The result was Benn's very public commitment to the Nazis after 1933. It immediately ruined his international reputation and alienated him from most of his friends, of which many had fled into exile. However the new masters smelled a rat. Benn was too intellectual, too sharp, too 'cynical' for their taste; his publications before 1933 contained passages of what could be interpreted as 'liberal' (read his essay on abortion) and lax on morals. Benn's unflinching view on the facts of biological life earned him the denigration of a 'pervert and sodomite.' As a doctor he was stricken from the list of G.Ps. entitled to write subscriptions under the national health insurance act - which was tantamount to professional suicide. As an author he was still able to publish until 1938; then official censorship put an end to his literary career as well. Benn retreated into army service in the rank of a colonel in the medical corps. In this function he produced a study on the causes of suicide. Had this study sent the wrong message, widows of war veterans who had committed suicide could have lost their pensions. Benn knew this, and he argued therefore, that suicide is a completely spontaneous act out of a moment's inspiration. The widows continued to receive their pensions.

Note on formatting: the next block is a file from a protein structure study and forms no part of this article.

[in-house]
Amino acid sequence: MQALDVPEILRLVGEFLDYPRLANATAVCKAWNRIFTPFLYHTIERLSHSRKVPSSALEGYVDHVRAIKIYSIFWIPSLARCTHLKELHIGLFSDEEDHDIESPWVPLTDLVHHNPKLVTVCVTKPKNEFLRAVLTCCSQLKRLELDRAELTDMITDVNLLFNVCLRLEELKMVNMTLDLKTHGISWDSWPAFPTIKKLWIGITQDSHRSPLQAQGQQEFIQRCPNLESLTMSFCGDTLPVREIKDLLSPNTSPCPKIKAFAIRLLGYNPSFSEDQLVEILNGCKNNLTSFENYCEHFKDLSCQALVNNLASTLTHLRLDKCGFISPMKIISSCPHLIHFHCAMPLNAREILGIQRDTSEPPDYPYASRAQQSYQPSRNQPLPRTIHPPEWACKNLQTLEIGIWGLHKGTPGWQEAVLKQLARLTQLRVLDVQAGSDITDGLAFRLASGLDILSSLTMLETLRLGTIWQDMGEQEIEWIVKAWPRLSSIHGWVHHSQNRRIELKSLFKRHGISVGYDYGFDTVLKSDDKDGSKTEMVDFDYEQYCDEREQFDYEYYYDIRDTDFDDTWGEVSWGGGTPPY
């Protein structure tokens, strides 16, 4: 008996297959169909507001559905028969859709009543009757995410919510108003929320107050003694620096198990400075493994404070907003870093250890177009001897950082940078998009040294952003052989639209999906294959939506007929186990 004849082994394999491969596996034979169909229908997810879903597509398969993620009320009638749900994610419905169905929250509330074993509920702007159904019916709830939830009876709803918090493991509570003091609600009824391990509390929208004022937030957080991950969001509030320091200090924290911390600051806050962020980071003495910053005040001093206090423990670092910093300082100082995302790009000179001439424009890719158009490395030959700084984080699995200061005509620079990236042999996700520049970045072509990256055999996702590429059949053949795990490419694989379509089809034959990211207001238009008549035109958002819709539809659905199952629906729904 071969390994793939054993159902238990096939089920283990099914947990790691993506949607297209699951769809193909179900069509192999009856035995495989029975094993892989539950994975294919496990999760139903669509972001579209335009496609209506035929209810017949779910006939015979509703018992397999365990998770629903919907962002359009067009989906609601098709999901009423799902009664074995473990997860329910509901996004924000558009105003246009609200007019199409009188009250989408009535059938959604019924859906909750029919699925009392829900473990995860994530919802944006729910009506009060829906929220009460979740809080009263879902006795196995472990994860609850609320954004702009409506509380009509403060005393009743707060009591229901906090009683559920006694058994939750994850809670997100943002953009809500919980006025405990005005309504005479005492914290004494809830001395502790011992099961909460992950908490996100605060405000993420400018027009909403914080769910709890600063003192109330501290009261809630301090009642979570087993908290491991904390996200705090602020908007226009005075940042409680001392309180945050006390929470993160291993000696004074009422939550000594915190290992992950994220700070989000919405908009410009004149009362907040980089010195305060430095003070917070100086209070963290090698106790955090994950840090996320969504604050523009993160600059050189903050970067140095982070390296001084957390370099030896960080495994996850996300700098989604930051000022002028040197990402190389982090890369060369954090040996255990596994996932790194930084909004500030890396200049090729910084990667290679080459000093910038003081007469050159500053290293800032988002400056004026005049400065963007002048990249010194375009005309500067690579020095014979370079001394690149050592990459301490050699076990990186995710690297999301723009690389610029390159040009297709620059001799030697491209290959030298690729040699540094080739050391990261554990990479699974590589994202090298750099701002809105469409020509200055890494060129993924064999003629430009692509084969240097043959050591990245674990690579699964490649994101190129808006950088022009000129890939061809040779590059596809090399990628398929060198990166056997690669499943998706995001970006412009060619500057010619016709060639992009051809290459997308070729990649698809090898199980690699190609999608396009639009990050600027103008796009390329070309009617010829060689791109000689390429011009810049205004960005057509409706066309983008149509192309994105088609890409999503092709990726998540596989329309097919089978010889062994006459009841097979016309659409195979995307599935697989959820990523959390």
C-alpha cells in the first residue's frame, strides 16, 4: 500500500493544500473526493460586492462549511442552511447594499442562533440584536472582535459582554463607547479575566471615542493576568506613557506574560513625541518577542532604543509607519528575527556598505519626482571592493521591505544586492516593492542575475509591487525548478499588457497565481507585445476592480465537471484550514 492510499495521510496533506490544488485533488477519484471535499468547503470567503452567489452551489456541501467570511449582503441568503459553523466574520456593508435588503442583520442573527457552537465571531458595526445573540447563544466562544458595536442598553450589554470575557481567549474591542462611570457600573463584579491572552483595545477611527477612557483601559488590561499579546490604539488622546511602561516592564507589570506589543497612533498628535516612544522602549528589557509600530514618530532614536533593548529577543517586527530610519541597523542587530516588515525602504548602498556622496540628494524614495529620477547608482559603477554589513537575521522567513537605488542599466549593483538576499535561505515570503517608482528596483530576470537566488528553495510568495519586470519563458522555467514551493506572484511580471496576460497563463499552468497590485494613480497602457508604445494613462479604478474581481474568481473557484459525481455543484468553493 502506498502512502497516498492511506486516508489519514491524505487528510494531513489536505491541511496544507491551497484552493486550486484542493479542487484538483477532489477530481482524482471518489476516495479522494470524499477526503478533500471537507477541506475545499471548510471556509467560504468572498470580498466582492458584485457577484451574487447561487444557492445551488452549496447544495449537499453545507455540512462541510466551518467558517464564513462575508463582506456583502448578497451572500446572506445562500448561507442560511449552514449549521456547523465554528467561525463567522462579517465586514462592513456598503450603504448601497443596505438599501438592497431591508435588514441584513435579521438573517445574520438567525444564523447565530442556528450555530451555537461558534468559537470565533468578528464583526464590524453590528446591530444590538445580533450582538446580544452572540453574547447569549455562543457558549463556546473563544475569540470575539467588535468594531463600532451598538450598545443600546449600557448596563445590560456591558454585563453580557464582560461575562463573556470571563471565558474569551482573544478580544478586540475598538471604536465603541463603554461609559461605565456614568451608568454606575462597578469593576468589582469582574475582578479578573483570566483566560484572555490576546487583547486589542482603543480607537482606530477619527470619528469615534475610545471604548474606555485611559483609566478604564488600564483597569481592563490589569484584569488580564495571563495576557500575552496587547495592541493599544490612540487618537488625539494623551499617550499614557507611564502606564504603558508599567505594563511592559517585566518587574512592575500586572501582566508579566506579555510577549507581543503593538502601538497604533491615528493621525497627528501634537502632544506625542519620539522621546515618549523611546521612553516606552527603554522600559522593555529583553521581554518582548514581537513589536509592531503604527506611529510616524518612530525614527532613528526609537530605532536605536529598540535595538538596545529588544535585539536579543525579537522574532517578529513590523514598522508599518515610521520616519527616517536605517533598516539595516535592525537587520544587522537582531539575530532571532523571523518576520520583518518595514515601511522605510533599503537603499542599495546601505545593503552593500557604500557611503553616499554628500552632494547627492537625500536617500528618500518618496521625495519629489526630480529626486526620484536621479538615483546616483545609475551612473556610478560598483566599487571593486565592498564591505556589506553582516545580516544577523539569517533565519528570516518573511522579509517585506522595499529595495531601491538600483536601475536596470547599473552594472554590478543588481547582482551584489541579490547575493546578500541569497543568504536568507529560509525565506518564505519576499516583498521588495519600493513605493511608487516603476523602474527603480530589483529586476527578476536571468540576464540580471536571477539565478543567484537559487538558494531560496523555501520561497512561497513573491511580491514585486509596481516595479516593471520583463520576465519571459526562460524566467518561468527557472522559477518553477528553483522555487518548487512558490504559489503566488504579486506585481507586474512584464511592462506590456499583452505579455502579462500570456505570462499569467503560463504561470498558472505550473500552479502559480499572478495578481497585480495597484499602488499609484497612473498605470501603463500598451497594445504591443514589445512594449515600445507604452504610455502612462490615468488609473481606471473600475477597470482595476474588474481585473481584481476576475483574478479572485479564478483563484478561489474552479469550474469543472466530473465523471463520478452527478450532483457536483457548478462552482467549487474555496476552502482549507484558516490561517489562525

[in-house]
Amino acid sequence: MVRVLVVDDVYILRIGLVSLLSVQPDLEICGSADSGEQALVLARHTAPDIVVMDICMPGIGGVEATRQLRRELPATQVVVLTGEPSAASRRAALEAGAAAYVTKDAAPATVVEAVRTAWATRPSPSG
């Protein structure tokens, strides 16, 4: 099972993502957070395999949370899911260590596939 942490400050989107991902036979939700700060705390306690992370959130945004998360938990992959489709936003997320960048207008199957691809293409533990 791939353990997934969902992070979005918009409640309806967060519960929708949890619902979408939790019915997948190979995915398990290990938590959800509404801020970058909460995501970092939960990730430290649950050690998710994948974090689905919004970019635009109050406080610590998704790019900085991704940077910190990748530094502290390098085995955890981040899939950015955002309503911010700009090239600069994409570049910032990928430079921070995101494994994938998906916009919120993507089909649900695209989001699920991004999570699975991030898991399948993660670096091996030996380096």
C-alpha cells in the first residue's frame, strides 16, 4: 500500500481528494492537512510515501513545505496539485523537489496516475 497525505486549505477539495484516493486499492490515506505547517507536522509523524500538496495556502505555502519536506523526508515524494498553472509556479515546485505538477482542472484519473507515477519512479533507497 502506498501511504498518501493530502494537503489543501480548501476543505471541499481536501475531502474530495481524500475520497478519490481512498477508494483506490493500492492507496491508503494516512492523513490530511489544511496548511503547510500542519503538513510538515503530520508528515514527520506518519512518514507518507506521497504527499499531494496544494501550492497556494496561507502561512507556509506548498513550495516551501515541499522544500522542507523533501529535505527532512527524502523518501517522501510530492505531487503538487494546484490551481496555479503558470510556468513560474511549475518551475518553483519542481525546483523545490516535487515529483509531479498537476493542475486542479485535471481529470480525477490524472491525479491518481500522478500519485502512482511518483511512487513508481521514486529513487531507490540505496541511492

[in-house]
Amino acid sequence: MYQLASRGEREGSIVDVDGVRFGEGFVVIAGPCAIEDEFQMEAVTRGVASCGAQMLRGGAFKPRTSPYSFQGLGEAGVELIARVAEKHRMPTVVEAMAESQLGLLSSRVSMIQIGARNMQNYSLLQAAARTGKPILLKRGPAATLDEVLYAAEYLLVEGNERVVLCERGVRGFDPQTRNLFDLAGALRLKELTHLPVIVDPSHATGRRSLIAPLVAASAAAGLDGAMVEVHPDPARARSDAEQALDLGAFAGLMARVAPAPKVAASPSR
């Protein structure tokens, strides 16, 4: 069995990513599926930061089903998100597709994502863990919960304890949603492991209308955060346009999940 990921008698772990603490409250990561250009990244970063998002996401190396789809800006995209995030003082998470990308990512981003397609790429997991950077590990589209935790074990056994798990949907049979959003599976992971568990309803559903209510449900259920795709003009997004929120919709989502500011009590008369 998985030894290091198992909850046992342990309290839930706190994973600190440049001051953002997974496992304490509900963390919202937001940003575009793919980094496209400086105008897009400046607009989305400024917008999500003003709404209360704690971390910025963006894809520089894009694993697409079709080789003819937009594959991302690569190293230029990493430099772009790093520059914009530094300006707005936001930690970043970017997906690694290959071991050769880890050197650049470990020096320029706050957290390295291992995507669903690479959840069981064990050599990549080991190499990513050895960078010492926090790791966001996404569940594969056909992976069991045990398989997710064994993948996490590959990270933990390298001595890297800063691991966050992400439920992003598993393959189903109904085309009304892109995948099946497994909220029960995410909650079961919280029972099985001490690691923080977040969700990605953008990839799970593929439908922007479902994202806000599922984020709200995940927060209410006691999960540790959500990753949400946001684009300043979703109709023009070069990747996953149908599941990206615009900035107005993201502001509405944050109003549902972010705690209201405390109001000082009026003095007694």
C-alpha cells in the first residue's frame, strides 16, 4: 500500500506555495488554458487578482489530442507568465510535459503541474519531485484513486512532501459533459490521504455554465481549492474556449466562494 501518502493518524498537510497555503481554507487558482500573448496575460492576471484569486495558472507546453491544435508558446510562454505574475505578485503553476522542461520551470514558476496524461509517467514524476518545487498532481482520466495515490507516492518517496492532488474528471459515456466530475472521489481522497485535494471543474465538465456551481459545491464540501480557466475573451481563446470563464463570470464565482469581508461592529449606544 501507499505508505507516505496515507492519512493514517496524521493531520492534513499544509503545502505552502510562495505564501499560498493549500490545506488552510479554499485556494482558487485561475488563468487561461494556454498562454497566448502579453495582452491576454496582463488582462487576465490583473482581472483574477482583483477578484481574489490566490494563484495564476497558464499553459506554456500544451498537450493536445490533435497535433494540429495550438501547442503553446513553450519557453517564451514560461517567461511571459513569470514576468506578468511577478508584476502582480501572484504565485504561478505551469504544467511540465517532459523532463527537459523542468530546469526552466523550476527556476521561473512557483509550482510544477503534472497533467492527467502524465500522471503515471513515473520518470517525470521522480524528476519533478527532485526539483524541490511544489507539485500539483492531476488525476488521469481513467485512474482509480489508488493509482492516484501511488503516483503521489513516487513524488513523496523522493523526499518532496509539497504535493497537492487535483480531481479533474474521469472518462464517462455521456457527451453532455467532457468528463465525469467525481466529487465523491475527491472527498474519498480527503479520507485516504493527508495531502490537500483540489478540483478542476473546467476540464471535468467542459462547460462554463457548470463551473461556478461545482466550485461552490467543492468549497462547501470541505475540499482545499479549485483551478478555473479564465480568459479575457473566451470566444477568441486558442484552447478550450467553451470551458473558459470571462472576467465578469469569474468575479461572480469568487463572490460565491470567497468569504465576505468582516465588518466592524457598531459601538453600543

After the war Benn regained part of his literary reputation, but he never recanted the views that made him commit his political boo-boo in the first place - a fact conveniently glossed over by his admirers. 'Primal Vision' contains all the seeds and intellectual props which led to Benn's downfall, but they are so thoroughly embedded in Benn's dazzling rhetorics that it passed unnoticed. It is a brilliance that obscures the real issues under a veneer of an elitist but hollow art-philosophy which in its days had been influential for more than half a century. Benn was a great talent and the living example that even genius is no protection against flaws of character.
on the Brooklyn Bridge, built 1888, the cables are only sixteen inches thick—a difference of twenty! By flight and fire the new type compresses the zeniths; he surmounts time and space—a strange time, a strange space—with conveyorbelt categories and piece-work concepts; he improves time and space, the primal visions. This, my century! Were it my century—ah, it was the eon; it was history, the tribe, Aurignac, the growth in darkness, the unbridled license of the night of creation. Once it was